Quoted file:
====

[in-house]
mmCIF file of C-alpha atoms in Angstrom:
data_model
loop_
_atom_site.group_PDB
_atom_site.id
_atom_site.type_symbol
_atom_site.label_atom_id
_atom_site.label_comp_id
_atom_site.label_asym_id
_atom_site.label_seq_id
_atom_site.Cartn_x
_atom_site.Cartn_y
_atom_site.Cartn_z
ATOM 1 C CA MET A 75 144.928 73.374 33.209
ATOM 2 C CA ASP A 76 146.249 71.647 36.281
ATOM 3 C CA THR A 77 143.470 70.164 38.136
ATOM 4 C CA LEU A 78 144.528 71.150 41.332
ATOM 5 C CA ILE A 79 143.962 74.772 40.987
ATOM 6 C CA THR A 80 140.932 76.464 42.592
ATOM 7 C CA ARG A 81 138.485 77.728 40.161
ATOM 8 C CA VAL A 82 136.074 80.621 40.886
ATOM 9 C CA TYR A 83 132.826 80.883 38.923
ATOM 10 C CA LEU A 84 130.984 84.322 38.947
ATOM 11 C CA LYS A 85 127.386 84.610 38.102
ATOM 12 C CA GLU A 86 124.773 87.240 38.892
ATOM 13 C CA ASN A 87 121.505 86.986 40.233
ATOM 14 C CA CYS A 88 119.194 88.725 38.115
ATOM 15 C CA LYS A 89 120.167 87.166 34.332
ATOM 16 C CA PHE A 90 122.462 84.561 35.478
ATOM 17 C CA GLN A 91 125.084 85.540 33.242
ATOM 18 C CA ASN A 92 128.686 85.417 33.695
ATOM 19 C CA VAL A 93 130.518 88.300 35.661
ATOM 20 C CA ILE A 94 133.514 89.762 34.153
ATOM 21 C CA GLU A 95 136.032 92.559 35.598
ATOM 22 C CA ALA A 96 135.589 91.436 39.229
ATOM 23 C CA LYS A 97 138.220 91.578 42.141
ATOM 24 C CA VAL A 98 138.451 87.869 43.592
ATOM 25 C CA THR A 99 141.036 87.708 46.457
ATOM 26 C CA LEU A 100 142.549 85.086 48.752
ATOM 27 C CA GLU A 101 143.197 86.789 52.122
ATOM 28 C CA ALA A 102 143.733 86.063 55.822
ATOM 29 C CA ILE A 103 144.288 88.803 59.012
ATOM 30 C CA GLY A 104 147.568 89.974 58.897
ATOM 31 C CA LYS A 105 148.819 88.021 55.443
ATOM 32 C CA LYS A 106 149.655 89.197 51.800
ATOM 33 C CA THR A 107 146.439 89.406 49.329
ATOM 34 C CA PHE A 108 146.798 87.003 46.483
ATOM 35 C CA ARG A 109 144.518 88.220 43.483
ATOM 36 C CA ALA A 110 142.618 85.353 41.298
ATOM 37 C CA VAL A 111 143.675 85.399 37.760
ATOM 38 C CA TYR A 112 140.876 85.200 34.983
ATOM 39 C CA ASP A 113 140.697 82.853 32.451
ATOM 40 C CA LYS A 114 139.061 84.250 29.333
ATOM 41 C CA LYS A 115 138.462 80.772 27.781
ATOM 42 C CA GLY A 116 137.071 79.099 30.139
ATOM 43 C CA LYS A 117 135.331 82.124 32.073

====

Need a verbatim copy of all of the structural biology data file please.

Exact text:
[in-house]
mmCIF file of C-alpha atoms in Angstrom:
data_model
loop_
_atom_site.group_PDB
_atom_site.id
_atom_site.type_symbol
_atom_site.label_atom_id
_atom_site.label_comp_id
_atom_site.label_asym_id
_atom_site.label_seq_id
_atom_site.Cartn_x
_atom_site.Cartn_y
_atom_site.Cartn_z
ATOM 1 C CA MET A 75 144.928 73.374 33.209
ATOM 2 C CA ASP A 76 146.249 71.647 36.281
ATOM 3 C CA THR A 77 143.470 70.164 38.136
ATOM 4 C CA LEU A 78 144.528 71.150 41.332
ATOM 5 C CA ILE A 79 143.962 74.772 40.987
ATOM 6 C CA THR A 80 140.932 76.464 42.592
ATOM 7 C CA ARG A 81 138.485 77.728 40.161
ATOM 8 C CA VAL A 82 136.074 80.621 40.886
ATOM 9 C CA TYR A 83 132.826 80.883 38.923
ATOM 10 C CA LEU A 84 130.984 84.322 38.947
ATOM 11 C CA LYS A 85 127.386 84.610 38.102
ATOM 12 C CA GLU A 86 124.773 87.240 38.892
ATOM 13 C CA ASN A 87 121.505 86.986 40.233
ATOM 14 C CA CYS A 88 119.194 88.725 38.115
ATOM 15 C CA LYS A 89 120.167 87.166 34.332
ATOM 16 C CA PHE A 90 122.462 84.561 35.478
ATOM 17 C CA GLN A 91 125.084 85.540 33.242
ATOM 18 C CA ASN A 92 128.686 85.417 33.695
ATOM 19 C CA VAL A 93 130.518 88.300 35.661
ATOM 20 C CA ILE A 94 133.514 89.762 34.153
ATOM 21 C CA GLU A 95 136.032 92.559 35.598
ATOM 22 C CA ALA A 96 135.589 91.436 39.229
ATOM 23 C CA LYS A 97 138.220 91.578 42.141
ATOM 24 C CA VAL A 98 138.451 87.869 43.592
ATOM 25 C CA THR A 99 141.036 87.708 46.457
ATOM 26 C CA LEU A 100 142.549 85.086 48.752
ATOM 27 C CA GLU A 101 143.197 86.789 52.122
ATOM 28 C CA ALA A 102 143.733 86.063 55.822
ATOM 29 C CA ILE A 103 144.288 88.803 59.012
ATOM 30 C CA GLY A 104 147.568 89.974 58.897
ATOM 31 C CA LYS A 105 148.819 88.021 55.443
ATOM 32 C CA LYS A 106 149.655 89.197 51.800
ATOM 33 C CA THR A 107 146.439 89.406 49.329
ATOM 34 C CA PHE A 108 146.798 87.003 46.483
ATOM 35 C CA ARG A 109 144.518 88.220 43.483
ATOM 36 C CA ALA A 110 142.618 85.353 41.298
ATOM 37 C CA VAL A 111 143.675 85.399 37.760
ATOM 38 C CA TYR A 112 140.876 85.200 34.983
ATOM 39 C CA ASP A 113 140.697 82.853 32.451
ATOM 40 C CA LYS A 114 139.061 84.250 29.333
ATOM 41 C CA LYS A 115 138.462 80.772 27.781
ATOM 42 C CA GLY A 116 137.071 79.099 30.139
ATOM 43 C CA LYS A 117 135.331 82.124 32.073